This may be a stupid question by where can I buy the LM3914N LEd driver? radio shack doesn't sell them :-/

    2 replies

    Some Lm3914's Are selling as Cheap as 5/$2.50 or 50 cents each.... No Kidding!!!( On E/BAY)

    There is a bunch of sellers at ebay.com ;)

    You Don't Need To Program a 3914

    if any other ic is there like LM3915 because in india bangalore this ic not available please help me.

    1 reply

    easily available at S.P. road.

    thank you sir for this interresting project
    please can you help me to realise it for 120v because i want to see the different voltage between 120v and 0V on bar graph vu meter
    thank you sir all my regards

    12V on schematic is connected to ground, not a good start on the project

    Great project! take a look my blog!!


    This does not work. I have tried this with 6v and 12v as a power source. I hooked this up exactly the way you have it. I still can't get it to work.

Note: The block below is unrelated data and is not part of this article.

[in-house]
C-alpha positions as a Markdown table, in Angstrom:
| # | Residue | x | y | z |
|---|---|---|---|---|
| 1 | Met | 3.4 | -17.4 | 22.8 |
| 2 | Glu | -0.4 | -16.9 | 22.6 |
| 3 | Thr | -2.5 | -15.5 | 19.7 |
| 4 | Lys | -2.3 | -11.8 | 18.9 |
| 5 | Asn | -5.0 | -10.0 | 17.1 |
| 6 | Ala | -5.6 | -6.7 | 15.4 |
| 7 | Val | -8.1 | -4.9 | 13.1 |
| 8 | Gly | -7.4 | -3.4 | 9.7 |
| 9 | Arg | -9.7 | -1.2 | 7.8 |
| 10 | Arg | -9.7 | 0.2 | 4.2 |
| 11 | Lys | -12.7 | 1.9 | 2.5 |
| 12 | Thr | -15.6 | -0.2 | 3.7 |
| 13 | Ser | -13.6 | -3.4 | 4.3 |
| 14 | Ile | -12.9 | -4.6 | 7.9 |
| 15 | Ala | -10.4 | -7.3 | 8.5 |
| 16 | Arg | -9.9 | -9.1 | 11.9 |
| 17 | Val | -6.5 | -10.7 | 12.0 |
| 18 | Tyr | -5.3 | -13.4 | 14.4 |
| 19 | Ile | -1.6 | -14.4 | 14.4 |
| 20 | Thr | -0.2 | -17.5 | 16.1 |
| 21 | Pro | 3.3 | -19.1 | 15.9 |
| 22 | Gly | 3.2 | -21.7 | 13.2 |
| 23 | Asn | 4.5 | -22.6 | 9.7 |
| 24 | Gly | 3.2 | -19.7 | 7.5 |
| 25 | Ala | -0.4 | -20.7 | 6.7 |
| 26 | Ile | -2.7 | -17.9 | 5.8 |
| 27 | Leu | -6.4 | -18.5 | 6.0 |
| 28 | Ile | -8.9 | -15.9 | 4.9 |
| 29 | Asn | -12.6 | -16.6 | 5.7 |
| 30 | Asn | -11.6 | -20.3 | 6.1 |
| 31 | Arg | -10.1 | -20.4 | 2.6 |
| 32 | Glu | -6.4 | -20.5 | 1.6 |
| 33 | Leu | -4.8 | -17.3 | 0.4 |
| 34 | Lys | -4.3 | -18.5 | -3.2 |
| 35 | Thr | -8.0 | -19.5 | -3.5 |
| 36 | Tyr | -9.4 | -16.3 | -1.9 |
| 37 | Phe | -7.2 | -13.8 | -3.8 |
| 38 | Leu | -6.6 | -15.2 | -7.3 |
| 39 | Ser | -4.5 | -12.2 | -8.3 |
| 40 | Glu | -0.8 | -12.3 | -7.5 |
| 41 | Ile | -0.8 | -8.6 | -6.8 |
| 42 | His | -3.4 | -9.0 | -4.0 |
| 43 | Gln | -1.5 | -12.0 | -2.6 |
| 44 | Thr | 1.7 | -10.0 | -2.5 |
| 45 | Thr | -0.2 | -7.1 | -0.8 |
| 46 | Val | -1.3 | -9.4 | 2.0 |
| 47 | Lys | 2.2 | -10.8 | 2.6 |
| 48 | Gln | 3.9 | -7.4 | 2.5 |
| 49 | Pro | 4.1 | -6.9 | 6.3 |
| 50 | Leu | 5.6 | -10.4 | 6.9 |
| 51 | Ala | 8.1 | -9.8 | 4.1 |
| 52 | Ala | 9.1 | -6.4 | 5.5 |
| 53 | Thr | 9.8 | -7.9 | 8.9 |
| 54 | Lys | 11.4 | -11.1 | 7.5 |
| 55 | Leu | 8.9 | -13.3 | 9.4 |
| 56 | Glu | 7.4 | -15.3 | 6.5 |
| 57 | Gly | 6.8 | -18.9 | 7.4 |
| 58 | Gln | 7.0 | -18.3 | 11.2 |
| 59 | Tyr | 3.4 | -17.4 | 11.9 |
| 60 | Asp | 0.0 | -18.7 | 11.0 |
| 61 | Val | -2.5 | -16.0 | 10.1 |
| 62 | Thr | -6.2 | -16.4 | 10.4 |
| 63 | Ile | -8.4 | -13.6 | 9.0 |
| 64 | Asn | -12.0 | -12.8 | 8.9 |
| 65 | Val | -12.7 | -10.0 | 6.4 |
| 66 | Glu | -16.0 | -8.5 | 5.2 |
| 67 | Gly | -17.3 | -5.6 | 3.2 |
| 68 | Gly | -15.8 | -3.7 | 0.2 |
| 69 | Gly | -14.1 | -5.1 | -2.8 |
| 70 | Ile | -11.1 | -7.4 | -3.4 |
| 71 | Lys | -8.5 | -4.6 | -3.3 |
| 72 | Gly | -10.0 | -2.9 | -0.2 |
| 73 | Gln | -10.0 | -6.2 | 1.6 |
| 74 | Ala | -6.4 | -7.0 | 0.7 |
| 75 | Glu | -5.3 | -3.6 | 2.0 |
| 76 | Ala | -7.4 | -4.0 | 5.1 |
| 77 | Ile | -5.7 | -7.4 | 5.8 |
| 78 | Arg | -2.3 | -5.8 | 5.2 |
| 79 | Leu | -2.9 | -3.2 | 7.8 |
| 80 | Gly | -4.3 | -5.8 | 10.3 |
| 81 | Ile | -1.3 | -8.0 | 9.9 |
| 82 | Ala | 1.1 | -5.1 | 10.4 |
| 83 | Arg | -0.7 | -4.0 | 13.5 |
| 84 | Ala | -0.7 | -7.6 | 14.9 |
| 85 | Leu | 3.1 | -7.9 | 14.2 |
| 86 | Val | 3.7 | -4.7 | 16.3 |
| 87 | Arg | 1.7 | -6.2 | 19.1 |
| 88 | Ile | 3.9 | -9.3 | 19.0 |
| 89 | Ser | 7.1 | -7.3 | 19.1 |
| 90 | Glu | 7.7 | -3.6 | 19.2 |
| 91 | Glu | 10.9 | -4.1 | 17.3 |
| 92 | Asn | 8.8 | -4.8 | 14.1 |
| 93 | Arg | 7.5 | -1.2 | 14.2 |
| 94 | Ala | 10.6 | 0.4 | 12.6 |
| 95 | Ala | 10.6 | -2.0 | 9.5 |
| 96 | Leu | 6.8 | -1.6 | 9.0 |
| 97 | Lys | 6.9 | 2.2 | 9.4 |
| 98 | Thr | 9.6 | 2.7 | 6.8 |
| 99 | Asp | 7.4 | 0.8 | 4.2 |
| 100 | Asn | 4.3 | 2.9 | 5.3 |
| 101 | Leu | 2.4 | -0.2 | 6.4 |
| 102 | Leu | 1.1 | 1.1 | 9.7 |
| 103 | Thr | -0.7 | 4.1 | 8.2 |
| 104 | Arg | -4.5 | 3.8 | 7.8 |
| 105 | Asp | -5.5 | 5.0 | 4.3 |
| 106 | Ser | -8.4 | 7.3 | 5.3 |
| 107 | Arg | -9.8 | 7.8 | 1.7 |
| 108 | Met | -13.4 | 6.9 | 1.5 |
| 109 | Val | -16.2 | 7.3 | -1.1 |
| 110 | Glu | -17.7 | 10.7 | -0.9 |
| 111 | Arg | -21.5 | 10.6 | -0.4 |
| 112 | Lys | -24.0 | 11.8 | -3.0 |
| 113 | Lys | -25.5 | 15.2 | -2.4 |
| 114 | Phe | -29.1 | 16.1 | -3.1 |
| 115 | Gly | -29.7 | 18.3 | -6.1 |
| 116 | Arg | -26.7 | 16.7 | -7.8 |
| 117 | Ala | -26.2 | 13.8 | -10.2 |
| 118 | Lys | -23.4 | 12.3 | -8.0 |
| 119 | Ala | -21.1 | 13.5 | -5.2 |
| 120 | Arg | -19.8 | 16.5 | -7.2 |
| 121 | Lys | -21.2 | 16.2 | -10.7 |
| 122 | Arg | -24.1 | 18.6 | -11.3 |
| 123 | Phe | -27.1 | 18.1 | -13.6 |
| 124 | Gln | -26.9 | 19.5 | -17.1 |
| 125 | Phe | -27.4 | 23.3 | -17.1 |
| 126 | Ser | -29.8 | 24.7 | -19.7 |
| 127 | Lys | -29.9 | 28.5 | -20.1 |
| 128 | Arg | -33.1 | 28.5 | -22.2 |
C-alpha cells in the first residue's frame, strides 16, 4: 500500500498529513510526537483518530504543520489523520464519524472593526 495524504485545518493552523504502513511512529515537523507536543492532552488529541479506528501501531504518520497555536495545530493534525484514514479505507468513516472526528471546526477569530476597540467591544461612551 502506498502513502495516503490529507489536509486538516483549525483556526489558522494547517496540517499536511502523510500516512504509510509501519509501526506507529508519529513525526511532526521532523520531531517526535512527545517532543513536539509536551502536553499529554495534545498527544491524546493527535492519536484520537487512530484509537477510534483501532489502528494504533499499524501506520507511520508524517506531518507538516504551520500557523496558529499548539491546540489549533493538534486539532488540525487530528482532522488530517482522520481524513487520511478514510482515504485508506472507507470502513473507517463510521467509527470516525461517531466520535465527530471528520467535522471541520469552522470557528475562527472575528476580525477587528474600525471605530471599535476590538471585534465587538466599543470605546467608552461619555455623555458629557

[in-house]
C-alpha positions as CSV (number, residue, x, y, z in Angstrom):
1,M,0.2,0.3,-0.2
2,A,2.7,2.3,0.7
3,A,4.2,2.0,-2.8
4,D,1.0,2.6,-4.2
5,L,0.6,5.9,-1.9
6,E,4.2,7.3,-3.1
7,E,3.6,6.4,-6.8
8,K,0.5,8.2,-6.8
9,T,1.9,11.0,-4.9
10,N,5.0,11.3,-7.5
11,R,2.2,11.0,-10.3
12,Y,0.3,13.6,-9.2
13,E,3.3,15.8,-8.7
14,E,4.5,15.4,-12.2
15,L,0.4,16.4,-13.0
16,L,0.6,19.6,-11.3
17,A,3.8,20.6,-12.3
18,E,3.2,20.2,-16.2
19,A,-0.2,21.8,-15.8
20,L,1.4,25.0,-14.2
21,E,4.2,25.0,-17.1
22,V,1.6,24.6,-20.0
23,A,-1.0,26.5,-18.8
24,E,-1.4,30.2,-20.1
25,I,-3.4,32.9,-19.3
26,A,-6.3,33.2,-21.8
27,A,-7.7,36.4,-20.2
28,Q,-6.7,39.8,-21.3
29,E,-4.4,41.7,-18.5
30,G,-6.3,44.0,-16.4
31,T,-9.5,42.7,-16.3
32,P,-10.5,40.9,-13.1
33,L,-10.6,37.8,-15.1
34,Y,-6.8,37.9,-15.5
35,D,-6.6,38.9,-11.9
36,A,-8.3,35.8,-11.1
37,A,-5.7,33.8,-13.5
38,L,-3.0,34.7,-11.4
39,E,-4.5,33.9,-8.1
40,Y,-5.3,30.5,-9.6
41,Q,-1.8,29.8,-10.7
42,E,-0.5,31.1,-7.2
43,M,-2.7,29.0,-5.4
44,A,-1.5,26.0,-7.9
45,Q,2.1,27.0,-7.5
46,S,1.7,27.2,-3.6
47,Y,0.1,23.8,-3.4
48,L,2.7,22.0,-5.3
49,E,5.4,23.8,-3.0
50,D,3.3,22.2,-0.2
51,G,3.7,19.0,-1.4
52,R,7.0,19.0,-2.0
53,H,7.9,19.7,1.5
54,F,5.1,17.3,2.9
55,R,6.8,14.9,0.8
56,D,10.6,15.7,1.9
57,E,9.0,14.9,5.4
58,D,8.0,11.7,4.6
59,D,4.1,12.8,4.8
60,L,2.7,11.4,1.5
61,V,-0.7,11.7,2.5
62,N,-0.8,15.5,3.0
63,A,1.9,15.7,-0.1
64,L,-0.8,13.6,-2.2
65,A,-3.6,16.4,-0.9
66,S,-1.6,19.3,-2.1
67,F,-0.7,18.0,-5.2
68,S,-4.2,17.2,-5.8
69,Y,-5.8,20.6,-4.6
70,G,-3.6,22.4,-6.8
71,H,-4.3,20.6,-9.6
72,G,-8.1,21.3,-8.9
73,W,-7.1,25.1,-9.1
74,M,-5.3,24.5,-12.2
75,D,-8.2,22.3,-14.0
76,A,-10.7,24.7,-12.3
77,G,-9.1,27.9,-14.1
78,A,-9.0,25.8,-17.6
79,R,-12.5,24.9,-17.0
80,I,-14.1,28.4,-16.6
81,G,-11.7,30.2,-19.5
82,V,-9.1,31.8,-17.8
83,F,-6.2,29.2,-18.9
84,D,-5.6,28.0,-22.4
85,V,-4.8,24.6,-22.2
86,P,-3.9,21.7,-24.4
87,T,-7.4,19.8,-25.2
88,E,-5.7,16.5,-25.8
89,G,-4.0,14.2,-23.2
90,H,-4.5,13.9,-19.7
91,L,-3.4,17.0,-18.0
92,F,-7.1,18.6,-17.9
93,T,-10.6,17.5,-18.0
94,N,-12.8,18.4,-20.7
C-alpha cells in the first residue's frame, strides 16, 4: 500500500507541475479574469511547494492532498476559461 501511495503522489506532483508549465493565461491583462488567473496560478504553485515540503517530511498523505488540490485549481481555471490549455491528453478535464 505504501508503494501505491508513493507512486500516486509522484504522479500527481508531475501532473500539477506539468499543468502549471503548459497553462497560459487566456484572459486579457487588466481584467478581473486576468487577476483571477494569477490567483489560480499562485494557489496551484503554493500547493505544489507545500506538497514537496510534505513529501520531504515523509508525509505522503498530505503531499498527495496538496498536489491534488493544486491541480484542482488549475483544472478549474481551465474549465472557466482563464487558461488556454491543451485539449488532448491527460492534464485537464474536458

I see that the LED's are connected directly to power (12v in the schematic). Is there some sort of limiting device inside the LM3914N? I don't want to end up blowing up my LED's.

    1 reply

    I just found this schematic and built it using the LM3914N chip instead of the LM3916. https://www.instructables.com/files/orig/FX5/67GS/FLROK12R/FX567GSFLROK12R.gif
    Took 10 minutes and works a charm! I tried the schematic on this page your reading now and was disappointed with the result. All LEDs were lighting up at the same time and I nearly gave up altogether! Removing the capacitor from pin1 to 8 makes it less sensitive. This is the gain controller of the LM386 btw.

    I'm a newbie to electronics but am fascinated by all of this and want to make a larger unit using more LEDs. There are loads of variations using the TL071 and others.
    My questions are, how do I add more LEDs? Do I need a bigger supply? Do I still use the same circuit but add different components? How do i use RGBs with this and how do i control them using different preset programs? I.e. ALL ON, STROBE, FLASHING, KNIGHTRIDER, etc. Looking at VU meter towers on youtube i am smitten with concept and want to put this into something different.